Review: Ravin R29 Crossbow Is Lightning Fast, Super Accurate And Easy To Shoot
Fast, compact and easy to shoot. My Ravin R29 crossbow review is that simple. While reviewing the Ravin R29, I found it to be a high-performance crossbow that’s small in size and big in features.
With its high velocity, Frictionless Flight System, Versa-Draw integral cocking spool and easy sight-in illuminated scope, the Ravin R29 makes it a breeze to achieve higher levels of accuracy at greater distances, even for a beginning shooter.
R29 Rated At 430 Feet Per Second
The Ravin R29 is rated to shoot its shortened arrows – bolts in crossbow parlance – at 430 per second. For comparison, that’s about 100 fps faster than a standard compound bow. Need something faster? Ravin also offers the R29X that’s rated at rated for 450 fps.
Ravin R29 Is Easy To Cock
The R29 features Versa-Draw, a compact, wind-up cocking system tucked neatly into the crossbow’s stock.
Pressing the thumb release at the back of the butt stock releases the Trac Trigger Firing System (TTFS) module, which slides down the bow’s rail and locks onto the bow string.
You then attach the winding handle and crank the bow string until it is fully cocked.
It’s a simple system that doesn’t require much arm strength as do many crossbows with their manual cocking cords.
The R29 features a safety and anti-dry-fire mechanism that are engaged automatically when you cock the bow.
The cranking arm is removable and can be stored on the same bracket under the bow that holds the quiver.
R29’s Scope Is Easy To Sight-In
The Ravin R29 comes with a scope that gives you the option of choosing either a red or green illumintated reticle with variable brightness settings. Gradients on the reticle provide easy sighting out to 100 yards.
The R29 is easy to sight-in. First, set the speed dial on the scope to the speed of you the crossbow, in this case 430 fps.
That calibrates the scope for the trajectory of the arrows that are included with the bow. That gets you roughly on target. From there, only small adjustments are needed on the windage and elevation dials.
Ravin R29 Is A Joy To Shoot
The Ravin R29 design makes use of what the company calls the Frictionless Flight System. With this design, the bolt doesn’t contact the rail at all. The bolt is secured by the nock at the rear and rests on rollers at the front. This system helps this crossbow to achieve a high level of both speed and accuracy.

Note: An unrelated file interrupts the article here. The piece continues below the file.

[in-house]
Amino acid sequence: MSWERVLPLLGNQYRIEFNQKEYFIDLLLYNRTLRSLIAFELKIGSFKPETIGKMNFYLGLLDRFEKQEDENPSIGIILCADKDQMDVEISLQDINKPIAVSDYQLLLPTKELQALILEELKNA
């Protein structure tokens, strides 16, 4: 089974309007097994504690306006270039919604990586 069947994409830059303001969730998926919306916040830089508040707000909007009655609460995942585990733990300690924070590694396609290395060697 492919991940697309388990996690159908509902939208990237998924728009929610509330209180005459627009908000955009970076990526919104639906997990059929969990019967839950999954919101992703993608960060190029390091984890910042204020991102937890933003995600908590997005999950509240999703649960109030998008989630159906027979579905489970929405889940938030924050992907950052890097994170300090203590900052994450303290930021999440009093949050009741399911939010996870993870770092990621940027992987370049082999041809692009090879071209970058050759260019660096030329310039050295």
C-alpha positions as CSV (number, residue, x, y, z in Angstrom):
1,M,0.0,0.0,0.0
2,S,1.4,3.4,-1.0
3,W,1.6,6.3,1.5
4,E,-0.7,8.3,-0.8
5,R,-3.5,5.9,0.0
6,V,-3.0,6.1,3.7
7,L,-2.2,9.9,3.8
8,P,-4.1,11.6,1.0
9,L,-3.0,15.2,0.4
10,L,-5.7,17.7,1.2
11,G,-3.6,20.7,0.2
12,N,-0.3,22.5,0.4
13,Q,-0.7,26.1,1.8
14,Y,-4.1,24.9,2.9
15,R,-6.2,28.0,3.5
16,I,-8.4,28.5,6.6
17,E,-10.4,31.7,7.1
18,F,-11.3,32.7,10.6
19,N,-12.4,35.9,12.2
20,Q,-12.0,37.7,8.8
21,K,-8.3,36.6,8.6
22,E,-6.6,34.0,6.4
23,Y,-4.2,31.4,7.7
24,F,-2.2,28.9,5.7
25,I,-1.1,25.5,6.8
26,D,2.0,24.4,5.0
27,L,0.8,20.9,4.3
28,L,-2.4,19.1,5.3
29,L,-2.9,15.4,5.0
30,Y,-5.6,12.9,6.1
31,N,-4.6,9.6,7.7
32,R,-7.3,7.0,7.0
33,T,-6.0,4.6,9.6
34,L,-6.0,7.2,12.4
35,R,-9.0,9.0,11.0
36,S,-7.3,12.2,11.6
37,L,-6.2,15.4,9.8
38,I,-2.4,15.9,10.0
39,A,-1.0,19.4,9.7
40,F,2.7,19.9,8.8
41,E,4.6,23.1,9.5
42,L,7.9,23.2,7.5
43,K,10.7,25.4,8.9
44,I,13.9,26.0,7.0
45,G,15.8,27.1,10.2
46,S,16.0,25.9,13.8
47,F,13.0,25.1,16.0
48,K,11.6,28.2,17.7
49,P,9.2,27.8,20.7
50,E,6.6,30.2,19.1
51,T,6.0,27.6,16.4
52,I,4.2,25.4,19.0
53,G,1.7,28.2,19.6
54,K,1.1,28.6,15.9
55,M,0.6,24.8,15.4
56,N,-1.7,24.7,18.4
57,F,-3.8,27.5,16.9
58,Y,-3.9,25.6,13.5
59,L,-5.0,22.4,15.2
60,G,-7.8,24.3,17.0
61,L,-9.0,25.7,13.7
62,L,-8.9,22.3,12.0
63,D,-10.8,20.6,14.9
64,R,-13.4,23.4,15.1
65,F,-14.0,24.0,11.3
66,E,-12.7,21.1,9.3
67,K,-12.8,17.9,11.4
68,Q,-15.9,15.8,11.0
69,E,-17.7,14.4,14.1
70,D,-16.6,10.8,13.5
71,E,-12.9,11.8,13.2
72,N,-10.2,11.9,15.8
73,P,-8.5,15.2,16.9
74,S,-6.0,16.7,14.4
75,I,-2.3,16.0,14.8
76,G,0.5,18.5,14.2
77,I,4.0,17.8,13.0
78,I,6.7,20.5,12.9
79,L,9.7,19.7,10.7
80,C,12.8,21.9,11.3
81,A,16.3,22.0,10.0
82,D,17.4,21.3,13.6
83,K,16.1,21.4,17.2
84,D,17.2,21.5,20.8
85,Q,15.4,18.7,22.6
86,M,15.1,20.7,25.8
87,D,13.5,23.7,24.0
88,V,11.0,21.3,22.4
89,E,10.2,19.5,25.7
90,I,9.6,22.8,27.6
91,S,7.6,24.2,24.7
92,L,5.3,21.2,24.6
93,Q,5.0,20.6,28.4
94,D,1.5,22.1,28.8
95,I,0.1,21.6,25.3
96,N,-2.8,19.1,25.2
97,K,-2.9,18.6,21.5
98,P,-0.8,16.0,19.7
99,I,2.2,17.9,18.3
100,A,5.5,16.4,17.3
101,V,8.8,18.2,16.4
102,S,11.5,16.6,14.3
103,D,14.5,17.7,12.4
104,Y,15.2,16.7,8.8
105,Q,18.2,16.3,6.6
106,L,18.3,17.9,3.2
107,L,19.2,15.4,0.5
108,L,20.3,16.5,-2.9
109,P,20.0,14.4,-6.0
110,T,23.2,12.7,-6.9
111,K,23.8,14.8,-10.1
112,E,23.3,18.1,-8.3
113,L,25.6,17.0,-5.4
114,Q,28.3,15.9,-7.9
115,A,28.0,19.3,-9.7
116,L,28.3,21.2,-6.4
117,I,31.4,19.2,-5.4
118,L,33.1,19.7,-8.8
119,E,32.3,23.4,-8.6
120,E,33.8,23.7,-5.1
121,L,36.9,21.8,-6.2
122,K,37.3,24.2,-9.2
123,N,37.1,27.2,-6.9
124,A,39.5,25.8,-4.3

The company claims three-inch groups at 100 yards is possible with the R29. Of course, I had to put the crossbow to the test myself. I’ve shot recurve and compound bows most of my life, but I was absolutely amazed when my first shot with the Ravin R29 blasted off at 431 feet per second according to my chronograph.
Helping me to test this crossbow was my son Sean. Despite having no archery experience, he found it easy to score center hits on the target at different distances from 20 out to 75 yards.
No Experience Required
That’s the great thing about a crossbow. You don’t have to be an experienced archer to operate one. There’s no recoil to absorb and with this Ravin model in particular, you don’t need to be muscle-bound to operate it.
During my accuracy testing with the R29, I averaged three-shot groups of 1.5 inches from a rest at 50 yards. The scope proved to be very helpful in hitting the mark, especially with the illuminated reticle when our shooting sessions lasted through fading light late in the day.
When I got to a 100-yard range, I had no difficulty hitting the target at that distance. At my skill level, I’d never dream of shots that long with a recurve or compound bow.
Penetration was extreme to say the least. The bolts nearly went all the way through the two-foot archery cube I used at the start.
I resorted to putting several layers of thick cardboard and then another archery target in front of the cube so I wouldn’t lose the bolts or damage the fletching.
Few Downsides with the R29
On the downside, the Ravin R29 was slightly louder to fire than other crossbow models I’ve fired. Also, moving the safety lever from “safe” to “fire” required very little movement. The trigger was excellent, with no creep or take-up.
And while the R29 was very compact, great when moving through thick brush to get to your stand, there was no way to adjust the length of the stock for a custom fit.
All The Features You Need
If you are just getting started shooting crossbows, you could begin with a basic model and upgrade as you become more experienced.
But after testing several crossbows, to my way of thinking, I’d make an immediate jump to a full-featured crossbow such as Ravin R29.
The Ravin R29 is easy to shoot for the beginner and has most of the features a seasoned shooter could want. You get the compact size (29 inches overall and just six inches wide, axle to axle when cocked).
You get the speed and power (430 fps with extreme penetration). And you get superb accuracy out to 100 yards. The R29 beats entry level crossbows in every one of those categories.
The Ravin R29 is on the pricey side at a suggested $2,324.99. But you’re getting a quality crossbow that should last through many hunting seasons.
For more information, go to RavinCrossbows.com.
Key Features: Ravin R29 Crossbow
Speed: 430 fps
Overall Weight: 6.75 pounds
Overall Length: 29 inches
Axle-to-Axle Width: 6 inches cocked; 10.5 inches uncocked
Power Stroke: 12.5 inches
Optics: Scope with a green and red illuminated reticle
Other: Built-in wind-up cocking mechanism, removable draw handle; quiver mounting bracket; three-arrow quiver; built-in sling mounts
Steven Paul Barlow is a retired sergeant/station commander and former firearms instructor with the New York State Police. He is an avid hunter, fisherman, and enthusiast with all things related to firearms, knives, and survival. He has been writing on outdoor topics for more than 35 years. His collections of outdoor humor stories are available at www.BriarHillBooks.com.